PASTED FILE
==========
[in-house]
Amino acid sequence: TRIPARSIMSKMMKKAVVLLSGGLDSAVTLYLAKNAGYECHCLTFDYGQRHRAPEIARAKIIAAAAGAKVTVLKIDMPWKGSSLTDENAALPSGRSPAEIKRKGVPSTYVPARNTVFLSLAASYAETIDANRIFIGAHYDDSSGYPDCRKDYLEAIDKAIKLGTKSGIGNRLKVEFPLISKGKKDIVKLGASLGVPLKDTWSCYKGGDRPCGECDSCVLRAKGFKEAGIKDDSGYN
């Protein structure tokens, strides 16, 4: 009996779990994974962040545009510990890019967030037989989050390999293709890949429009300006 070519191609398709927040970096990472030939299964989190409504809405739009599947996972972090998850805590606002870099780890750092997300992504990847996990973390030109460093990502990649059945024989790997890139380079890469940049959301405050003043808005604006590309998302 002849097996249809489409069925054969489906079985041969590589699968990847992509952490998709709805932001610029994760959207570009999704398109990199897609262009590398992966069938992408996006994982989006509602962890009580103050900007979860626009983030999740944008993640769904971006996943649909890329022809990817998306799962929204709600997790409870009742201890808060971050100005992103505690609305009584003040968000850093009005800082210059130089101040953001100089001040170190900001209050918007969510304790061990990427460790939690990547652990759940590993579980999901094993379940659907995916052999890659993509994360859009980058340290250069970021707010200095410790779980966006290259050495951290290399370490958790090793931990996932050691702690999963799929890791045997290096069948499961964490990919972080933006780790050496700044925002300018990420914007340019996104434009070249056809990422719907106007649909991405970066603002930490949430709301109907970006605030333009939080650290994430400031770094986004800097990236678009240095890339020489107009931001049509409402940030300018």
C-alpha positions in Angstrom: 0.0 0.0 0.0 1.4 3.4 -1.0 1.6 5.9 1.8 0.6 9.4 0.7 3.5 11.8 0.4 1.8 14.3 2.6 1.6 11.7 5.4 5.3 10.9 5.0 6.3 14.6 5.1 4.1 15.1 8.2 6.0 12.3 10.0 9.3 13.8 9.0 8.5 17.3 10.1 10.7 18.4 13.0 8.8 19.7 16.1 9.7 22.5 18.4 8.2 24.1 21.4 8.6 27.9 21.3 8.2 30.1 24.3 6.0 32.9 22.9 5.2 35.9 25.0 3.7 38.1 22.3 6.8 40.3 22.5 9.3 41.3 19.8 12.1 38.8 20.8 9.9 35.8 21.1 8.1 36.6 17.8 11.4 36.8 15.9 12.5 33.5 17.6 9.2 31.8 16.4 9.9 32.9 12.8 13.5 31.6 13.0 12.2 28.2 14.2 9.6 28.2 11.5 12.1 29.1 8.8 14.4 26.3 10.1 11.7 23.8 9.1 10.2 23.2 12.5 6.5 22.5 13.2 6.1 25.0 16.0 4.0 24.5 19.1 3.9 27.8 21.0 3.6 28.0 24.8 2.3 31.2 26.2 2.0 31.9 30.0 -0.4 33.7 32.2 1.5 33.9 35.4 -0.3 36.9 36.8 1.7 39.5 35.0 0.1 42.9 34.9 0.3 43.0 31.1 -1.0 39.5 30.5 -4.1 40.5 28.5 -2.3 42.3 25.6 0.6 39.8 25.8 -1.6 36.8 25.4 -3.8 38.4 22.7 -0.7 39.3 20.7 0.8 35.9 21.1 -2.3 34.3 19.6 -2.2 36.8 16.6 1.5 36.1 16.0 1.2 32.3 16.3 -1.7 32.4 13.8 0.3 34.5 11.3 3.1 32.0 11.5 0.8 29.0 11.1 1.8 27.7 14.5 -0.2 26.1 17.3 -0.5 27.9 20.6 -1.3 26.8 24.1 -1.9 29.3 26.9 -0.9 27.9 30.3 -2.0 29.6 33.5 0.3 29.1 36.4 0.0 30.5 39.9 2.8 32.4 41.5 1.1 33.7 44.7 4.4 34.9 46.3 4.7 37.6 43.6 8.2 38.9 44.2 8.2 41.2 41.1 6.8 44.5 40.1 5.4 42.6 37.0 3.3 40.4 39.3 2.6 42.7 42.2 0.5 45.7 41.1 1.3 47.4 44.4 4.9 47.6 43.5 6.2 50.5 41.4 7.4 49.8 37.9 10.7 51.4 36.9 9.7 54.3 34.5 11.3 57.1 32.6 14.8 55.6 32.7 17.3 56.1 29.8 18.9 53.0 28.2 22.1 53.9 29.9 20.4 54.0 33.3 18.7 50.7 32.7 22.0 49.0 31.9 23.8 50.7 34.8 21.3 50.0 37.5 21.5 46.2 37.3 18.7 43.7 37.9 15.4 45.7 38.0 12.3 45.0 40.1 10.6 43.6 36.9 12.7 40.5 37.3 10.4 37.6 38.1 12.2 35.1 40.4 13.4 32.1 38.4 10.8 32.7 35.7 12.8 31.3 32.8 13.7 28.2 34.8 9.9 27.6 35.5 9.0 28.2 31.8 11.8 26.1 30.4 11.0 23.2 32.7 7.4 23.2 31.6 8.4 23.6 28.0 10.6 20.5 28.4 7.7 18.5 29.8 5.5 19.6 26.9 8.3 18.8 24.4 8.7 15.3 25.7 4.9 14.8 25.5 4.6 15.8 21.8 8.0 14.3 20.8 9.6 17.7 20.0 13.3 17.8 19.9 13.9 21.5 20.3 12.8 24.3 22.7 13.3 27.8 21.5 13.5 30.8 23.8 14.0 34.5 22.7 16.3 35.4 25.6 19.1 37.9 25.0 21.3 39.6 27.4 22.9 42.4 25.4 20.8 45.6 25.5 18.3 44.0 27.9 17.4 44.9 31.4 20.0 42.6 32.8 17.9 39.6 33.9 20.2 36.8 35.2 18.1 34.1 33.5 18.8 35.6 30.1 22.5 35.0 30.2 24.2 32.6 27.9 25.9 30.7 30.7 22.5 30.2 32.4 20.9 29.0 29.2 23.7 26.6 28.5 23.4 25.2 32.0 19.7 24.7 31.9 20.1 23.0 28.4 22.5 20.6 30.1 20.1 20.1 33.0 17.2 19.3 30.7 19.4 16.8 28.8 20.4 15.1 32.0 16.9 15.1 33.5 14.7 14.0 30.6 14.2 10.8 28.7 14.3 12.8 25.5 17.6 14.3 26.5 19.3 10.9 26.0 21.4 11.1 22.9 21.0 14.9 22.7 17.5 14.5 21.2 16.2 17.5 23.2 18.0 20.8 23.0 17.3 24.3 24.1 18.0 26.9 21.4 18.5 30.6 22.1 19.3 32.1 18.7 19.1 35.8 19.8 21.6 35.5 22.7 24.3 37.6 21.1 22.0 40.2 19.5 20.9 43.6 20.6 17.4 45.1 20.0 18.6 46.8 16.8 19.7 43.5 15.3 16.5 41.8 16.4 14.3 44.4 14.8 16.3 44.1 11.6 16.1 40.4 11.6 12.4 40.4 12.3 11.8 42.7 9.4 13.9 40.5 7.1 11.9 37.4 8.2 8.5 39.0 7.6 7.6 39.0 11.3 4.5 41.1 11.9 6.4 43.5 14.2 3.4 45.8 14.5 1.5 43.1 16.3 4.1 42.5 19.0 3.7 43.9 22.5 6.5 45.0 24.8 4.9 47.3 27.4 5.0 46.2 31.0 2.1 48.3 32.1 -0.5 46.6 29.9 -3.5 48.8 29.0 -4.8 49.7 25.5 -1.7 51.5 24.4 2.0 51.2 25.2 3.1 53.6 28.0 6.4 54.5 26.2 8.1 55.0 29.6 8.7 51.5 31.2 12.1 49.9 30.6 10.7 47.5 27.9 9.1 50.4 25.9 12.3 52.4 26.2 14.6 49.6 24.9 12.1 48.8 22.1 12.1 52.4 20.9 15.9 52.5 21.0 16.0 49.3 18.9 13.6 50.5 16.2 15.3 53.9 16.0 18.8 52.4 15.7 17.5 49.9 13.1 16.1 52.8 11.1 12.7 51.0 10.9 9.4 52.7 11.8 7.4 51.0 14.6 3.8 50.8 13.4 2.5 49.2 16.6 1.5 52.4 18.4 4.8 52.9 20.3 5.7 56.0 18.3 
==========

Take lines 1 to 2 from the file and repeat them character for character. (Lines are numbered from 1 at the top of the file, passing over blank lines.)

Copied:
[in-house]
Amino acid sequence: TRIPARSIMSKMMKKAVVLLSGGLDSAVTLYLAKNAGYECHCLTFDYGQRHRAPEIARAKIIAAAAGAKVTVLKIDMPWKGSSLTDENAALPSGRSPAEIKRKGVPSTYVPARNTVFLSLAASYAETIDANRIFIGAHYDDSSGYPDCRKDYLEAIDKAIKLGTKSGIGNRLKVEFPLISKGKKDIVKLGASLGVPLKDTWSCYKGGDRPCGECDSCVLRAKGFKEAGIKDDSGYN